The table below shows how this could have worked over the past 10 months, based on real bitcoin prices taken at the start of each month. You’d have bought more in January and February when prices were down. And you’d have sold some in November (blue row), when bitcoin was over $60,000.

Investment amounts with value averaging based on $100 monthly value path.
Investment amounts with value averaging based on $100 monthly value path.

All in all, you’d have fared better with VA over the 10 months than you would have using a $100-per-month DCA strategy.

With VA, you’d invest a net amount of $934.49 (after subtracting bitcoin sales in blue above) over the 10 months – and still have 0.02195 bitcoin to your name at the end of it. That works out to an average buying price of $42,569.95 per coin.

With DCA, you’d invest an overall $1,000. That would fetch you 0.02233 bitcoin at an average buying price of $44,787.38 – over $2,000 higher than your average VA price.

Should you use the strategy?

VA makes a lot of sense because it forces you to buy more when prices are low and sell when they’re high. It also does this in a methodical way that removes emotions from your investment decisions – that’s going to be useful with most volatile crypto investments.

Like any strategy, VA has its flaws. For one, the price of your investment could keep dropping month after month. That would cause your monthly outlay to skyrocket, leaving you strapped for cash as you try to catch falling knives. With this in mind, make sure you have a good cash buffer to account for unpredictable cash flows, and set a maximum spending limit to stop yourself from throwing too much good money after bad.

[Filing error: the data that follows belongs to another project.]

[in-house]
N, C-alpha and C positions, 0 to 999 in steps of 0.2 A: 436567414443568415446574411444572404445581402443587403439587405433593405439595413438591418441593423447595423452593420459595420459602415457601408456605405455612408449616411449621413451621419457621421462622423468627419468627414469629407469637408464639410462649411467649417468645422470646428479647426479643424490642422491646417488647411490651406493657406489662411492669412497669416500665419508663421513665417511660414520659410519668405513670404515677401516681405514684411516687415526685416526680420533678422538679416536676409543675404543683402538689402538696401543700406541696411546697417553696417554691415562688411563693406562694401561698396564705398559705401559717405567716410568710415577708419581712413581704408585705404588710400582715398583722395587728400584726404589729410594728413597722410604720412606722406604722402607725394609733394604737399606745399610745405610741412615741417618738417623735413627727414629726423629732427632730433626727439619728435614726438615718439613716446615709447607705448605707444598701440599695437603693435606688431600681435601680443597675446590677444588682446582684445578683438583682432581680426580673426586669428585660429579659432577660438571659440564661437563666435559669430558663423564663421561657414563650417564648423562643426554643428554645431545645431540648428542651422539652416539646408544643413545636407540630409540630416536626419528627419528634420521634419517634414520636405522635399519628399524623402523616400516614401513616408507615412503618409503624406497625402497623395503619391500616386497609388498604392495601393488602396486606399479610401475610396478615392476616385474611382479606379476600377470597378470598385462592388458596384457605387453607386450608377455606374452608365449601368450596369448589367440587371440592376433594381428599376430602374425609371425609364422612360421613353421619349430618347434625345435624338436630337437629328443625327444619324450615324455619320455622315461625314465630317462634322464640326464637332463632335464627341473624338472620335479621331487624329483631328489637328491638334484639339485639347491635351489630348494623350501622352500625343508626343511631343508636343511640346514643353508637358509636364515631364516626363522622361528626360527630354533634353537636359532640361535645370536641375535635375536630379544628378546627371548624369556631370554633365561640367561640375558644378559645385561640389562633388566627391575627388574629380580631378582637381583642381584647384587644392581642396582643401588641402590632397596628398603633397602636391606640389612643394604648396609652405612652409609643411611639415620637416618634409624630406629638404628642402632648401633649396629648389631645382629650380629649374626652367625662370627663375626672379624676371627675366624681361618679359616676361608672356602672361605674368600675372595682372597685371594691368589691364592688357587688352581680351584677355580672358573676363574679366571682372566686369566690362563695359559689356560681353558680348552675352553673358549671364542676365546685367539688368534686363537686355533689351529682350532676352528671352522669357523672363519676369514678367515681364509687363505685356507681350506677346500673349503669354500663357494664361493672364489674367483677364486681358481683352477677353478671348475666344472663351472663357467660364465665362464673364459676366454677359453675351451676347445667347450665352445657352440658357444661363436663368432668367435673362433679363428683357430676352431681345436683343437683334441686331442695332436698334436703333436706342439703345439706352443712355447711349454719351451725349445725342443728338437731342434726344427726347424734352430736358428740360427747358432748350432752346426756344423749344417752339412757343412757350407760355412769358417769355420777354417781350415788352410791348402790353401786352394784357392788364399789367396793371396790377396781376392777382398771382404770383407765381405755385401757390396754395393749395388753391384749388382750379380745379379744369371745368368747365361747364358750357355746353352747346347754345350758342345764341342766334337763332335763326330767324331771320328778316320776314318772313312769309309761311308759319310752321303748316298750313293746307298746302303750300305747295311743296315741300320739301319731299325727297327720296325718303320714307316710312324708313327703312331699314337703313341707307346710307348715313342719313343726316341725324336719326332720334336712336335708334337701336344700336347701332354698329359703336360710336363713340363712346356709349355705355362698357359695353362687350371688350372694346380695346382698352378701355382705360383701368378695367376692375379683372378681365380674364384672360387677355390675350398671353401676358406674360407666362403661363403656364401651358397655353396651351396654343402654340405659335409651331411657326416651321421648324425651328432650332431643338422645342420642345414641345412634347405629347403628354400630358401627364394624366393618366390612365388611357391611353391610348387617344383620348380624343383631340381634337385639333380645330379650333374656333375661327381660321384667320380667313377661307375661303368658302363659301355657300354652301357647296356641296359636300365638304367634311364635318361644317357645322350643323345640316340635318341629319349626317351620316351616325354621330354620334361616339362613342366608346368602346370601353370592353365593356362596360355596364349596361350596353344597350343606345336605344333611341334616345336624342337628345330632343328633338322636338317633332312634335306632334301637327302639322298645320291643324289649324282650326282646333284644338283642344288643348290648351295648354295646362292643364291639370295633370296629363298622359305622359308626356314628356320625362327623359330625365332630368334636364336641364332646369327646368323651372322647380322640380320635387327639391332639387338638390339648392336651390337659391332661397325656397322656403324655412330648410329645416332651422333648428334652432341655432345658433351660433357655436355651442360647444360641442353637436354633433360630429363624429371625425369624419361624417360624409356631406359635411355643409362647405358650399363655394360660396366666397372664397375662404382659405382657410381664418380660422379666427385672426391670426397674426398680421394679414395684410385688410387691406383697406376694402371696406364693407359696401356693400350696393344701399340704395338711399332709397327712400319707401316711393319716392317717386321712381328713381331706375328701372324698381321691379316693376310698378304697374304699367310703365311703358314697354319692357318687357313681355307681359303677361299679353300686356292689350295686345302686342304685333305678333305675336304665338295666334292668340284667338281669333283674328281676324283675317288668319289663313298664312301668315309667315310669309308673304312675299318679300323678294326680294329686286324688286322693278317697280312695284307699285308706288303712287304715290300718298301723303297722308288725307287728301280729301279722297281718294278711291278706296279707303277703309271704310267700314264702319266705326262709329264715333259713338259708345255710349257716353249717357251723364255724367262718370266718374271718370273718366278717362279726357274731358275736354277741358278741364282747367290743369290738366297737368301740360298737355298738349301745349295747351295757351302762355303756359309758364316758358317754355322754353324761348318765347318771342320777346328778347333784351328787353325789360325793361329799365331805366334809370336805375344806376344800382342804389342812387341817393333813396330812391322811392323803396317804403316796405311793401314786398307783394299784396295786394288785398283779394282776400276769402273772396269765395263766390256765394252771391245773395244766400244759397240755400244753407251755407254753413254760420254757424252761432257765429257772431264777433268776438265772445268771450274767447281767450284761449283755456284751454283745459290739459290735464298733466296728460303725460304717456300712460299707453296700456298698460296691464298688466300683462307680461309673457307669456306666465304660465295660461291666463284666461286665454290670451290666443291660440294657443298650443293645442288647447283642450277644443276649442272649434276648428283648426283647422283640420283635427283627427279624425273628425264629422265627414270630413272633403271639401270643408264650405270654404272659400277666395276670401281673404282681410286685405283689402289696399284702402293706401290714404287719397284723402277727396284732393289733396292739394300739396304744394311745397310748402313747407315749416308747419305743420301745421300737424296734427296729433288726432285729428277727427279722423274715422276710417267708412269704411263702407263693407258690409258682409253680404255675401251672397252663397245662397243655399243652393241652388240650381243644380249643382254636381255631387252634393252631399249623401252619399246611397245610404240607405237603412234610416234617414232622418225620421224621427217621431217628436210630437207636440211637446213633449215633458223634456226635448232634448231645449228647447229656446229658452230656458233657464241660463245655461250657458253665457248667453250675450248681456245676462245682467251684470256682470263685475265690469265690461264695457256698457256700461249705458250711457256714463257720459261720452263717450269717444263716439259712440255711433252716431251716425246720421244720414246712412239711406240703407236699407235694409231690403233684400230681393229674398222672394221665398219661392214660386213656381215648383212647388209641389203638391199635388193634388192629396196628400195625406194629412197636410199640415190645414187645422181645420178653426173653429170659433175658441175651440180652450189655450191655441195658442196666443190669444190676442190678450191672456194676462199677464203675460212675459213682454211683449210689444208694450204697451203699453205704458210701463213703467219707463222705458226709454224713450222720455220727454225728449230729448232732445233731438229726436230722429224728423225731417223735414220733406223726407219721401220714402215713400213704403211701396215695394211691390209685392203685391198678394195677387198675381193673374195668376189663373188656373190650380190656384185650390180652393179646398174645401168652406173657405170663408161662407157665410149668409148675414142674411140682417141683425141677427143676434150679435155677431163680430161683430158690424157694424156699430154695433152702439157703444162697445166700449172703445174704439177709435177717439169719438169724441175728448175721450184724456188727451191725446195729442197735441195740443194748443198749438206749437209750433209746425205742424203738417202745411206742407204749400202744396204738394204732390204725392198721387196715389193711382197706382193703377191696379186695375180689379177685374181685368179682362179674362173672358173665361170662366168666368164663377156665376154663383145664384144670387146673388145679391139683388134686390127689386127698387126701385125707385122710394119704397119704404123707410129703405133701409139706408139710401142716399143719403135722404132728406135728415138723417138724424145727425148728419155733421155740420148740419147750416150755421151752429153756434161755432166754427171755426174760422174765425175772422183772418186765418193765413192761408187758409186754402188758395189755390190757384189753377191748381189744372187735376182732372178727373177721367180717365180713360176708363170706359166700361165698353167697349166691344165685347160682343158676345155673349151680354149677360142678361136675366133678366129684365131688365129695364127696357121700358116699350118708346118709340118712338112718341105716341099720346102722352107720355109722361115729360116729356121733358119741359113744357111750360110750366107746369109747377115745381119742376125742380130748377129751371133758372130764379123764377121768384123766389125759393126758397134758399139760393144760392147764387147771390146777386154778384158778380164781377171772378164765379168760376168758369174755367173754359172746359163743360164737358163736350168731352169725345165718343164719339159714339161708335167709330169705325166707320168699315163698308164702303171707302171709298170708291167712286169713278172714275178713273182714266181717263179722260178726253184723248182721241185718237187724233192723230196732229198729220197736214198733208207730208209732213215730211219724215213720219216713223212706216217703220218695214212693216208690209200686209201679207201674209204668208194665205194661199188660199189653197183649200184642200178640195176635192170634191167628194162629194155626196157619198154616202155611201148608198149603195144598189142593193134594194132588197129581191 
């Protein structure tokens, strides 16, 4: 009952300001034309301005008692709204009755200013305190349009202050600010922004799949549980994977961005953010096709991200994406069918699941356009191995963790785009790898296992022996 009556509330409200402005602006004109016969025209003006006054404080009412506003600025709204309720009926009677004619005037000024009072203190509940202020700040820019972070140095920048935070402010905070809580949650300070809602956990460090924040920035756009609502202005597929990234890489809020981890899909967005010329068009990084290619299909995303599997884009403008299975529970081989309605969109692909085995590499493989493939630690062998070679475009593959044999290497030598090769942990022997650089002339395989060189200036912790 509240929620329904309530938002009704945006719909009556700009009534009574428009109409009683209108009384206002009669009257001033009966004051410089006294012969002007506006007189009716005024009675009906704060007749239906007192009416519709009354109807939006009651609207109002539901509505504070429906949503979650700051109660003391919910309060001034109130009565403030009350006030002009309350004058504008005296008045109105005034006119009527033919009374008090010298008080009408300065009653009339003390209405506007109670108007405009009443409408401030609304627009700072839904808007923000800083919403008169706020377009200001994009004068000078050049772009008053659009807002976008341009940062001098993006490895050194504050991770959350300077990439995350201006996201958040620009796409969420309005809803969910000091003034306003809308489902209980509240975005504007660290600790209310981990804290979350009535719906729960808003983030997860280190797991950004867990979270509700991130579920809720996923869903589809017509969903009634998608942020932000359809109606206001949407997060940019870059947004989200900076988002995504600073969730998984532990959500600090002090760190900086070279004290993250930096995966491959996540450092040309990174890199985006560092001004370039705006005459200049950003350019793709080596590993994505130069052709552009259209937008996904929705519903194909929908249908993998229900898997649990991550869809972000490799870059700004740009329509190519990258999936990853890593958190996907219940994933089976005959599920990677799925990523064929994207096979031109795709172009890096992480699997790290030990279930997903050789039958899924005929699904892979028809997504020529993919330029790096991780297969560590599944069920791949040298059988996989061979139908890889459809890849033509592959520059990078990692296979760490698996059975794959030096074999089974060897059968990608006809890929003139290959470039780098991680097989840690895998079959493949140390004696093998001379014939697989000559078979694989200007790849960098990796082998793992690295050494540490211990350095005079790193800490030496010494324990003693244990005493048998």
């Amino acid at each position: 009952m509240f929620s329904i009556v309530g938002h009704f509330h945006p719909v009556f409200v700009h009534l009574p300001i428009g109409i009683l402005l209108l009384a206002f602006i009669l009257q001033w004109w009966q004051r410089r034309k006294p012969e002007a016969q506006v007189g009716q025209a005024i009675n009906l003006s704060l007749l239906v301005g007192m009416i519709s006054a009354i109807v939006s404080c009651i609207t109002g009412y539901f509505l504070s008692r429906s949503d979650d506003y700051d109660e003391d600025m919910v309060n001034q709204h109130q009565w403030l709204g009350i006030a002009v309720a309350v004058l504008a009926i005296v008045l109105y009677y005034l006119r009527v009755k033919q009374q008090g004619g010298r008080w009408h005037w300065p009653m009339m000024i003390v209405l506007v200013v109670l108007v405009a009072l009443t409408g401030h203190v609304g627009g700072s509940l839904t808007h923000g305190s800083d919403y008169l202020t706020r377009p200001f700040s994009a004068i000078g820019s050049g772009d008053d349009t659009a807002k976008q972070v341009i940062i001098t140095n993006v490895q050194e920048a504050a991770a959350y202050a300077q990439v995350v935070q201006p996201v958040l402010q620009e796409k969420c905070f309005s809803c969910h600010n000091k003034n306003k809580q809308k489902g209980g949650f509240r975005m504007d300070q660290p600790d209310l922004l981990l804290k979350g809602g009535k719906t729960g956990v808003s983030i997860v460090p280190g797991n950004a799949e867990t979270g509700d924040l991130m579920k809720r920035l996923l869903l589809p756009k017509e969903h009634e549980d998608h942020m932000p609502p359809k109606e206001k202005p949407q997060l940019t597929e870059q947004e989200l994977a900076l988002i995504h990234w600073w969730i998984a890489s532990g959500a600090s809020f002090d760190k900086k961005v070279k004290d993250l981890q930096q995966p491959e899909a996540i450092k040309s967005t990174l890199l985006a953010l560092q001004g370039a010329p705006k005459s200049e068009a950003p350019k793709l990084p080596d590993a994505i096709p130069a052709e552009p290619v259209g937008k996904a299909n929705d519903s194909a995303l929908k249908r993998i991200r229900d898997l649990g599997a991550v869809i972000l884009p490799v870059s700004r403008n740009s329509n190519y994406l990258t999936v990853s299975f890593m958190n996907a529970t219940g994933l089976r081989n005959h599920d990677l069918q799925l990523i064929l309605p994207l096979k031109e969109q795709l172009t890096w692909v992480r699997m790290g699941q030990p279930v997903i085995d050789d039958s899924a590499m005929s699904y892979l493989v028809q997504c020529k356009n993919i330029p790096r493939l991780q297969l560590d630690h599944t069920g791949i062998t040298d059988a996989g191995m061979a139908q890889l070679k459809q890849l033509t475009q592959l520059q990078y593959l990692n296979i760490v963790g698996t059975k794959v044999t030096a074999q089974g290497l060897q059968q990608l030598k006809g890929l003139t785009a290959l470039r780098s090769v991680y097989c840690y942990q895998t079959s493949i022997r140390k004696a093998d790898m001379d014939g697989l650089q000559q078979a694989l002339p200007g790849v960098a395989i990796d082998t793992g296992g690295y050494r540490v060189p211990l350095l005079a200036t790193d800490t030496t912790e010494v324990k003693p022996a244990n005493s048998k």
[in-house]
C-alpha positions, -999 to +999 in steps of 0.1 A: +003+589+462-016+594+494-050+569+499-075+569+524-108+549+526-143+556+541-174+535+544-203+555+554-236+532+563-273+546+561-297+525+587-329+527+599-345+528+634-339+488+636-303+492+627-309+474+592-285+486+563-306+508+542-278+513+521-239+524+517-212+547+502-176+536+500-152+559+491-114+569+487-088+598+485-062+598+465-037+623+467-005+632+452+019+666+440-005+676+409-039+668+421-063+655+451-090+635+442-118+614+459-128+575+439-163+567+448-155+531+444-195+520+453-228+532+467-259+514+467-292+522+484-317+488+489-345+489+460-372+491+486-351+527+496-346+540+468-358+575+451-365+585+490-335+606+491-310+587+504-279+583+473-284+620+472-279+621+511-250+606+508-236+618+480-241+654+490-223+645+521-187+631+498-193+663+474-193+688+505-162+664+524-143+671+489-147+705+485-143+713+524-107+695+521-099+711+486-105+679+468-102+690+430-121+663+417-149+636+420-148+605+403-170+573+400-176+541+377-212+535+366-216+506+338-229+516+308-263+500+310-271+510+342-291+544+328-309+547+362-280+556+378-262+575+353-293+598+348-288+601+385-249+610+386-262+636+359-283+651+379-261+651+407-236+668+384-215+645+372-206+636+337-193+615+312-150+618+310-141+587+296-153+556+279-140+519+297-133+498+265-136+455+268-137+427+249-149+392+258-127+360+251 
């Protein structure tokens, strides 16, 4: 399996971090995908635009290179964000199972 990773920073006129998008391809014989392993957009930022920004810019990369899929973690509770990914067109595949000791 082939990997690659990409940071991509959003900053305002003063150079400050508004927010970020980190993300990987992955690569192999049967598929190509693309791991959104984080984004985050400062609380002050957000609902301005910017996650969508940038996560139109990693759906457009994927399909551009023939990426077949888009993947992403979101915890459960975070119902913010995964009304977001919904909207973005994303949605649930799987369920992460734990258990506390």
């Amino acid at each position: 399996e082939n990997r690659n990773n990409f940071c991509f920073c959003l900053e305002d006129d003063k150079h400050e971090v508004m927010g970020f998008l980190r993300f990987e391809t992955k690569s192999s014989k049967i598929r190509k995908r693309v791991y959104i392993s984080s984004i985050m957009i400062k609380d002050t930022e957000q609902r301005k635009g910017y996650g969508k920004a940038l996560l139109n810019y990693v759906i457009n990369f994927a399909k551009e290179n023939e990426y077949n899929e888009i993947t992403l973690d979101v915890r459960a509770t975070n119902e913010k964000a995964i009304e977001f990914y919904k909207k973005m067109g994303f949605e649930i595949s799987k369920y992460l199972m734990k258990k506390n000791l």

For another, VA might underperform DCA in a strong crypto bull run. That’s because unlike DCA, VA makes you sell crypto (i.e. take profits) when prices get overheated. And while that’s usually the wise thing to do, you could end up with too small a crypto position if prices go up too fast.

All that being said, I think VA is a great strategy to consider if you’re looking to accumulate crypto at lower average prices, and sell at higher ones. That way, you’ll have a decent chance of profiting from crypto’s volatility – without having to watch the charts 24/7…

Finimize

BECOME A SMARTER INVESTOR

All the daily investing news and insights you need in one subscription.

Disclaimer: These articles are provided for information purposes only. Occasionally, an opinion about whether to buy or sell a specific investment may be provided. The content is not intended to be a personal recommendation to buy or sell any financial instrument or product, or to adopt any investment strategy as it is not provided based on an assessment of your investing knowledge and experience, your financial situation or your investment objectives. The value of your investments, and the income derived from them, may go down as well as up. You may not get back all the money that you invest. The investments referred to in this article may not be suitable for all investors, and if in doubt, an investor should seek advice from a qualified investment advisor.

/3 Your free quarterly content is about to expire. Uncover the biggest trends and opportunities. Subscribe now for 50%. Cancel anytime.

Finimize
© Finimize Ltd. 2023. 10328011. 280 Bishopsgate, London, EC2M 4AG